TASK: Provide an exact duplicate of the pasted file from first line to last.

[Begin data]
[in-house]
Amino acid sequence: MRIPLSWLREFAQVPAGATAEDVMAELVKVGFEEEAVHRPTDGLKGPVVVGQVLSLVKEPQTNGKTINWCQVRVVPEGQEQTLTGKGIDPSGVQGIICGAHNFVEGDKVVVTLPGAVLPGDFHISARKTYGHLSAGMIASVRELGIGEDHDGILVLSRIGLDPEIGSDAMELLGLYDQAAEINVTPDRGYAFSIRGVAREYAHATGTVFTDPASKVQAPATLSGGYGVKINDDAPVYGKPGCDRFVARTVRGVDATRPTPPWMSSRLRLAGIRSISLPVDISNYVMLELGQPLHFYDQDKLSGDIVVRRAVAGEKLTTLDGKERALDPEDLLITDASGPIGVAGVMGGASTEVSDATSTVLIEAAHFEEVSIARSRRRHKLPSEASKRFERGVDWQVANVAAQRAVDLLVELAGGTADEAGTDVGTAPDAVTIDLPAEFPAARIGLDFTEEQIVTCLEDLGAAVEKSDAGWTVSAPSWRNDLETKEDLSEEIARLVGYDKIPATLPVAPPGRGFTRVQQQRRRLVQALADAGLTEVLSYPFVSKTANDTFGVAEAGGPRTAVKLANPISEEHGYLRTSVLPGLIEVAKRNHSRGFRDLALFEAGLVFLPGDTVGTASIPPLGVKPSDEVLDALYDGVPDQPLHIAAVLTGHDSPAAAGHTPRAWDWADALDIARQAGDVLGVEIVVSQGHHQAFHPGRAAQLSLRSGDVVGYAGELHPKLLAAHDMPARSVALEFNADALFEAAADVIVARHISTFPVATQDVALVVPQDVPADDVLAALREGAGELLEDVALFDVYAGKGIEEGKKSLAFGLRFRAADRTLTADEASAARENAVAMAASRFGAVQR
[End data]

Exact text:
[in-house]
Amino acid sequence: MRIPLSWLREFAQVPAGATAEDVMAELVKVGFEEEAVHRPTDGLKGPVVVGQVLSLVKEPQTNGKTINWCQVRVVPEGQEQTLTGKGIDPSGVQGIICGAHNFVEGDKVVVTLPGAVLPGDFHISARKTYGHLSAGMIASVRELGIGEDHDGILVLSRIGLDPEIGSDAMELLGLYDQAAEINVTPDRGYAFSIRGVAREYAHATGTVFTDPASKVQAPATLSGGYGVKINDDAPVYGKPGCDRFVARTVRGVDATRPTPPWMSSRLRLAGIRSISLPVDISNYVMLELGQPLHFYDQDKLSGDIVVRRAVAGEKLTTLDGKERALDPEDLLITDASGPIGVAGVMGGASTEVSDATSTVLIEAAHFEEVSIARSRRRHKLPSEASKRFERGVDWQVANVAAQRAVDLLVELAGGTADEAGTDVGTAPDAVTIDLPAEFPAARIGLDFTEEQIVTCLEDLGAAVEKSDAGWTVSAPSWRNDLETKEDLSEEIARLVGYDKIPATLPVAPPGRGFTRVQQQRRRLVQALADAGLTEVLSYPFVSKTANDTFGVAEAGGPRTAVKLANPISEEHGYLRTSVLPGLIEVAKRNHSRGFRDLALFEAGLVFLPGDTVGTASIPPLGVKPSDEVLDALYDGVPDQPLHIAAVLTGHDSPAAAGHTPRAWDWADALDIARQAGDVLGVEIVVSQGHHQAFHPGRAAQLSLRSGDVVGYAGELHPKLLAAHDMPARSVALEFNADALFEAAADVIVARHISTFPVATQDVALVVPQDVPADDVLAALREGAGELLEDVALFDVYAGKGIEEGKKSLAFGLRFRAADRTLTADEASAARENAVAMAASRFGAVQR